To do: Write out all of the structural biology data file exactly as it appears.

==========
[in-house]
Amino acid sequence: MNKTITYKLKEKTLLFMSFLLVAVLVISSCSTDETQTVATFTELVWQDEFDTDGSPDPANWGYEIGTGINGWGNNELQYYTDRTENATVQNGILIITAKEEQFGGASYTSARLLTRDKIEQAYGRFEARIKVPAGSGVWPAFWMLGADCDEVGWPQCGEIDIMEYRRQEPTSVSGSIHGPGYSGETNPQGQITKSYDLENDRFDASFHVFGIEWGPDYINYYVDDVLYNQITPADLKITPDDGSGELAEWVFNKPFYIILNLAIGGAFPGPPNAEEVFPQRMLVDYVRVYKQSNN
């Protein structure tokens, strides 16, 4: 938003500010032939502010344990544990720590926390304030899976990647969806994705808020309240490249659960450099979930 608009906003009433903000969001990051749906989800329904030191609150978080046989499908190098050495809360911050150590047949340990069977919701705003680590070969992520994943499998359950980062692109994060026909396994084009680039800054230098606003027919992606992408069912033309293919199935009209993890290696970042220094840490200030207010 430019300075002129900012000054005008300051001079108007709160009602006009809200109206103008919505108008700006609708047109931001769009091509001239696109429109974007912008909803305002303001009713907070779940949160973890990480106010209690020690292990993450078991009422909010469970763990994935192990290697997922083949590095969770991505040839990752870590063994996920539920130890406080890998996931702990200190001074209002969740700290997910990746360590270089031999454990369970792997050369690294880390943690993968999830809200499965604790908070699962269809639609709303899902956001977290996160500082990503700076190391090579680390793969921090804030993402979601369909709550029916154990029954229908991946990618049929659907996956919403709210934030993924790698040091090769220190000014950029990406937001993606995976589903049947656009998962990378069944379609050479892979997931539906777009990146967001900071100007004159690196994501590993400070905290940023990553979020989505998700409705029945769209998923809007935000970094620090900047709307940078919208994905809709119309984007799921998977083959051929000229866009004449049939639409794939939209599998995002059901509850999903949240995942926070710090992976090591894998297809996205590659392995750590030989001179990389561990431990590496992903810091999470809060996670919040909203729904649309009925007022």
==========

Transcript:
[in-house]
Amino acid sequence: MNKTITYKLKEKTLLFMSFLLVAVLVISSCSTDETQTVATFTELVWQDEFDTDGSPDPANWGYEIGTGINGWGNNELQYYTDRTENATVQNGILIITAKEEQFGGASYTSARLLTRDKIEQAYGRFEARIKVPAGSGVWPAFWMLGADCDEVGWPQCGEIDIMEYRRQEPTSVSGSIHGPGYSGETNPQGQITKSYDLENDRFDASFHVFGIEWGPDYINYYVDDVLYNQITPADLKITPDDGSGELAEWVFNKPFYIILNLAIGGAFPGPPNAEEVFPQRMLVDYVRVYKQSNN
């Protein structure tokens, strides 16, 4: 938003500010032939502010344990544990720590926390304030899976990647969806994705808020309240490249659960450099979930 608009906003009433903000969001990051749906989800329904030191609150978080046989499908190098050495809360911050150590047949340990069977919701705003680590070969992520994943499998359950980062692109994060026909396994084009680039800054230098606003027919992606992408069912033309293919199935009209993890290696970042220094840490200030207010 430019300075002129900012000054005008300051001079108007709160009602006009809200109206103008919505108008700006609708047109931001769009091509001239696109429109974007912008909803305002303001009713907070779940949160973890990480106010209690020690292990993450078991009422909010469970763990994935192990290697997922083949590095969770991505040839990752870590063994996920539920130890406080890998996931702990200190001074209002969740700290997910990746360590270089031999454990369970792997050369690294880390943690993968999830809200499965604790908070699962269809639609709303899902956001977290996160500082990503700076190391090579680390793969921090804030993402979601369909709550029916154990029954229908991946990618049929659907996956919403709210934030993924790698040091090769220190000014950029990406937001993606995976589903049947656009998962990378069944379609050479892979997931539906777009990146967001900071100007004159690196994501590993400070905290940023990553979020989505998700409705029945769209998923809007935000970094620090900047709307940078919208994905809709119309984007799921998977083959051929000229866009004449049939639409794939939209599998995002059901509850999903949240995942926070710090992976090591894998297809996205590659392995750590030989001179990389561990431990590496992903810091999470809060996670919040909203729904649309009925007022």